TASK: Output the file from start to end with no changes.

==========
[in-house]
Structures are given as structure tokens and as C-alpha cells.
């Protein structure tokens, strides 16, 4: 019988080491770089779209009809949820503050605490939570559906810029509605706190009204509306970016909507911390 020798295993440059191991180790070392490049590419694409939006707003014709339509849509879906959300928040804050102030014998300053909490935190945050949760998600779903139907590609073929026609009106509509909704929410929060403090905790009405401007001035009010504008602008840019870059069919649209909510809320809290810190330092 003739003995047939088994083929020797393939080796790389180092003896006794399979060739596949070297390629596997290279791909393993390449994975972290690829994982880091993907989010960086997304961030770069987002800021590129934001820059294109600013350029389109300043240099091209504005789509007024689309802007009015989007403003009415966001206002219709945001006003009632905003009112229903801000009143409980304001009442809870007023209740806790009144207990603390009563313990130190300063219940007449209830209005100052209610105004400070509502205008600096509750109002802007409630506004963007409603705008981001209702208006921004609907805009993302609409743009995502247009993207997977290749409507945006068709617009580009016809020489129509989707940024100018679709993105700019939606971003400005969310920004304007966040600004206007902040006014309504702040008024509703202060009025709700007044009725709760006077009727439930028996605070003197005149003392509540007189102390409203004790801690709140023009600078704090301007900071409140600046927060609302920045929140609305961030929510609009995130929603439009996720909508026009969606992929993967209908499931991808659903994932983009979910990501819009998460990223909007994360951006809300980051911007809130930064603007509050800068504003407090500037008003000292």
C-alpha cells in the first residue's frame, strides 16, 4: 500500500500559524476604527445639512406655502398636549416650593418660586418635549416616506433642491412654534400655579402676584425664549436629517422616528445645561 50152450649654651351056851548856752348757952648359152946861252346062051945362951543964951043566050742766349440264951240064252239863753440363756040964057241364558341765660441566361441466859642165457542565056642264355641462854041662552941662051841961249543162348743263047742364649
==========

[in-house]
Structures are given as structure tokens and as C-alpha cells.
């Protein structure tokens, strides 16, 4: 019988080491770089779209009809949820503050605490939570559906810029509605706190009204509306970016909507911390 020798295993440059191991180790070392490049590419694409939006707003014709339509849509879906959300928040804050102030014998300053909490935190945050949760998600779903139907590609073929026609009106509509909704929410929060403090905790009405401007001035009010504008602008840019870059069919649209909510809320809290810190330092 003739003995047939088994083929020797393939080796790389180092003896006794399979060739596949070297390629596997290279791909393993390449994975972290690829994982880091993907989010960086997304961030770069987002800021590129934001820059294109600013350029389109300043240099091209504005789509007024689309802007009015989007403003009415966001206002219709945001006003009632905003009112229903801000009143409980304001009442809870007023209740806790009144207990603390009563313990130190300063219940007449209830209005100052209610105004400070509502205008600096509750109002802007409630506004963007409603705008981001209702208006921004609907805009993302609409743009995502247009993207997977290749409507945006068709617009580009016809020489129509989707940024100018679709993105700019939606971003400005969310920004304007966040600004206007902040006014309504702040008024509703202060009025709700007044009725709760006077009727439930028996605070003197005149003392509540007189102390409203004790801690709140023009600078704090301007900071409140600046927060609302920045929140609305961030929510609009995130929603439009996720909508026009969606992929993967209908499931991808659903994932983009979910990501819009998460990223909007994360951006809300980051911007809130930064603007509050800068504003407090500037008003000292």
C-alpha cells in the first residue's frame, strides 16, 4: 500500500500559524476604527445639512406655502398636549416650593418660586418635549416616506433642491412654534400655579402676584425664549436629517422616528445645561 50152450649654651351056851548856752348757952648359152946861252346062051945362951543964951043566050742766349440264951240064252239863753440363756040964057241364558341765660441566361441466859642165457542565056642264355641462854041662552941662051841961249543162348743263047742364649